TABLE I______________________________________PROPERTIES OFMALEATED POLYOLEFIN ADDITIVES______________________________________             Polyethylene                        Polypropylene-             maleic     maleic             anhydride  anhydrideComposition       copolymer  copolymer______________________________________Ring and Ball Softeningat Pt. ° C.             106        157Molecular Weight, Approx.,             8000       4500Density ° C.             0.908      0.934Acid Number       5.sup.a    45Brookfield Visc. 190° C. cp/             1200.sup.b 370Color Gardner Scale             1          11Penetration Hardness, 100 gm/5sec/25° C. tenths of mm.             3          0-1Melt Index, 190° C,             1700        --______________________________________ .sup.a Saponification number .sup.b 150° C.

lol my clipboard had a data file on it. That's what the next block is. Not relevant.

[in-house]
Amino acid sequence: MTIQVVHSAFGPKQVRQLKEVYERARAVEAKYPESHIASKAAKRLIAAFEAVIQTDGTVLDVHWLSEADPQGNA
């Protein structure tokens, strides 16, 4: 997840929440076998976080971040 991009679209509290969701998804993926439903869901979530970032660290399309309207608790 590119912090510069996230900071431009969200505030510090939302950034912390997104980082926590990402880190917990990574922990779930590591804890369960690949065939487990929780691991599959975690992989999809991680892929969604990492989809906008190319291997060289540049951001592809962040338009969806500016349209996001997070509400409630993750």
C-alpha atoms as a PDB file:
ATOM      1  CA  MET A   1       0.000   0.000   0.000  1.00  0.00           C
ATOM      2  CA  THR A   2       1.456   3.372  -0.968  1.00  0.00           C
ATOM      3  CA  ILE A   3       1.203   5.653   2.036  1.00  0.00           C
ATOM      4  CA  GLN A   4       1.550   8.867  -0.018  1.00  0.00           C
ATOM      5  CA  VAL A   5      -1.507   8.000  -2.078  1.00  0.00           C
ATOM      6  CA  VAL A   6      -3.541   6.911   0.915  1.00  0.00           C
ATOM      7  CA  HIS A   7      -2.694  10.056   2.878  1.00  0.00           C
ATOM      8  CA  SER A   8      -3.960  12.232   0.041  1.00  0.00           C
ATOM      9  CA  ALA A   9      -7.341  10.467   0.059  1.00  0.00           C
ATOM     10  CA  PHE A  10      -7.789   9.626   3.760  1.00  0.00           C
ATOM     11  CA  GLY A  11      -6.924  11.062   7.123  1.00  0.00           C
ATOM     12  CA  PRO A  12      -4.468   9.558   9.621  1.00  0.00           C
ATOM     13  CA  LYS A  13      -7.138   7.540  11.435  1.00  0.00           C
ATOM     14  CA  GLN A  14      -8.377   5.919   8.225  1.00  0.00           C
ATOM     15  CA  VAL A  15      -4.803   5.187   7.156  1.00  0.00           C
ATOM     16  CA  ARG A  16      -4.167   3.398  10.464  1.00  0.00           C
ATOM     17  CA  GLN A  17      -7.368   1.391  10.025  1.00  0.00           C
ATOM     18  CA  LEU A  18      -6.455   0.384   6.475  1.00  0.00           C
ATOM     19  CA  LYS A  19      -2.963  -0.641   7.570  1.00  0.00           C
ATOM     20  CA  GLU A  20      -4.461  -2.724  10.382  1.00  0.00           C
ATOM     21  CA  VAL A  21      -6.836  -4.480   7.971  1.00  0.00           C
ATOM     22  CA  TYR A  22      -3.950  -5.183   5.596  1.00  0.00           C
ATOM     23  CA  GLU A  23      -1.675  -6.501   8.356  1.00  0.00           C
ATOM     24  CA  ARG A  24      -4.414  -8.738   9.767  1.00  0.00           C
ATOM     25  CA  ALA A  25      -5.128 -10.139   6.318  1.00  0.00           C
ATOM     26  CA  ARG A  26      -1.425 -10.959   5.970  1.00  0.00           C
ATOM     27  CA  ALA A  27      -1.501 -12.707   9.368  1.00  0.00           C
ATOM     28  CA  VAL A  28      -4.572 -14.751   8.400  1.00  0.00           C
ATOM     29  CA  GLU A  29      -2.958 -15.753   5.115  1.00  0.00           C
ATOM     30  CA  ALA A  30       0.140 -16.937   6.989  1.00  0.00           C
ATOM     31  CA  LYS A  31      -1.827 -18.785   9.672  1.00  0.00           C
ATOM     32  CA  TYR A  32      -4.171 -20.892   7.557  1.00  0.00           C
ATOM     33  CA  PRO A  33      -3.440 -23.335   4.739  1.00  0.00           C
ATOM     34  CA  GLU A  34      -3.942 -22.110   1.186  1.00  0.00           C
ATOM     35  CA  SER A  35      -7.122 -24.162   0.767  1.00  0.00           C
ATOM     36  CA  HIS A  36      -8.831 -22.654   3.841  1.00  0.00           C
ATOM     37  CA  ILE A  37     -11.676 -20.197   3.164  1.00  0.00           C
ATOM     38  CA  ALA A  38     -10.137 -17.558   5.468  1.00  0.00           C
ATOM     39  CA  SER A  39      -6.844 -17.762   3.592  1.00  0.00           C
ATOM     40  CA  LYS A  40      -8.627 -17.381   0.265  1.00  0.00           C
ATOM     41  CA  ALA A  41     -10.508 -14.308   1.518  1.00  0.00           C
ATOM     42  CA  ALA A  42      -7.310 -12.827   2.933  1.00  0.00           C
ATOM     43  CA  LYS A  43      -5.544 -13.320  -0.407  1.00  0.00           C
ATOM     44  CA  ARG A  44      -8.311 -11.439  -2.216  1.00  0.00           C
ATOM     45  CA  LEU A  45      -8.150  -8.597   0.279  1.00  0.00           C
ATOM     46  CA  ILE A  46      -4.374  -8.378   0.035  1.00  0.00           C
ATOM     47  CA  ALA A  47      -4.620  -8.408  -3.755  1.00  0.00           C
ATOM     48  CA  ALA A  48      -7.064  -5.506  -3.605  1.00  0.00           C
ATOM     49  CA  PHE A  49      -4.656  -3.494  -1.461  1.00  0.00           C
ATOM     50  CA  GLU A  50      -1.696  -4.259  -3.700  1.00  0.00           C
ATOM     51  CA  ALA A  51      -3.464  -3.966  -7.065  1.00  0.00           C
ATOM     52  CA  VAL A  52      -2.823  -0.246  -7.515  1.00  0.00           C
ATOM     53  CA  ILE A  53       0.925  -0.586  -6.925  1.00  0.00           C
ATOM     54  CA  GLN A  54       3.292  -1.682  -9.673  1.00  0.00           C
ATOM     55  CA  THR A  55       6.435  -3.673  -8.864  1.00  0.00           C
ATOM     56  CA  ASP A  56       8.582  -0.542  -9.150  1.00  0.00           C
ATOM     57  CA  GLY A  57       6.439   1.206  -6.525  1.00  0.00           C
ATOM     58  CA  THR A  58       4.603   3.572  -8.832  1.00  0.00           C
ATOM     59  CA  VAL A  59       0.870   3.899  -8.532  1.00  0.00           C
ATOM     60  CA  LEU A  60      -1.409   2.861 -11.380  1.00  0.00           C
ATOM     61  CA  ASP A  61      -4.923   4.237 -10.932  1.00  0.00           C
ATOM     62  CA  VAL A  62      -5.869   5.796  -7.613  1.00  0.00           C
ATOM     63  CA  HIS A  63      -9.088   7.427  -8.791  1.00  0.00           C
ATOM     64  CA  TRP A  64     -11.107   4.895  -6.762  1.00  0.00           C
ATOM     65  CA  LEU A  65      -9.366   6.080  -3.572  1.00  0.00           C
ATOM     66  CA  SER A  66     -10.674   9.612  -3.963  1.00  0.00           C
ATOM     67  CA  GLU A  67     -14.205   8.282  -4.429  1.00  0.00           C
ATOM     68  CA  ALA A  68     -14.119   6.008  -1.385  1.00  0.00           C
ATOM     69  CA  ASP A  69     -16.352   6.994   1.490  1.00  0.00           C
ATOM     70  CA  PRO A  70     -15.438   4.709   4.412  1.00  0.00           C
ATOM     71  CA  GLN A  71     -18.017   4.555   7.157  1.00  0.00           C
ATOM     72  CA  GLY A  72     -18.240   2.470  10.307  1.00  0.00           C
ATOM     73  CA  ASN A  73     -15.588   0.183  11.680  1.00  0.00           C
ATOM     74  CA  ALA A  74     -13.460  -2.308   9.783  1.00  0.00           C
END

The PVDC coatings of the type utilized in this invention are generally referred to by their manufacturers as "primerless" PVDC coatings. These coatings preferably are water based emulsion coatings composed of 80-90% vinylidene chloride and 10-20% comonomer. The comonomer usually is a mixture of two or more polymerizable materials selected from the group consisting of vinyl chloride, acrylonitrile methyl acrylate, ethyl acrylate, methyl methacrylate, butylacrylate, 2-ethyl-hexyl acrylate, acrylic acid, methacrylic acid, Na-2-(methacroyloxy) ethane sulfonate, etc.

These coatings generally are prepared by an emulsion polymerization technique. The emulsifier level is kept low, or in some cases emulsifiers are used which become an integral part of the polymer structure and in effect, disappear during the polymerization. This is done in order to minimize the poisioning effect of the emulsifier upon the adhesion of the coating.

We have found that a coating produced by the A.E. Staley Manufacturing Company, Polidene .sup.(R) P-528 latex, in combination with the maleated polyolefin modified OPP (oriented polypropylene) basefilm gives especially good performance. This coating is described in Ger. Offen. 2,019,461, 12 Nov. 1970, which describes the PVDC latex coating as follows: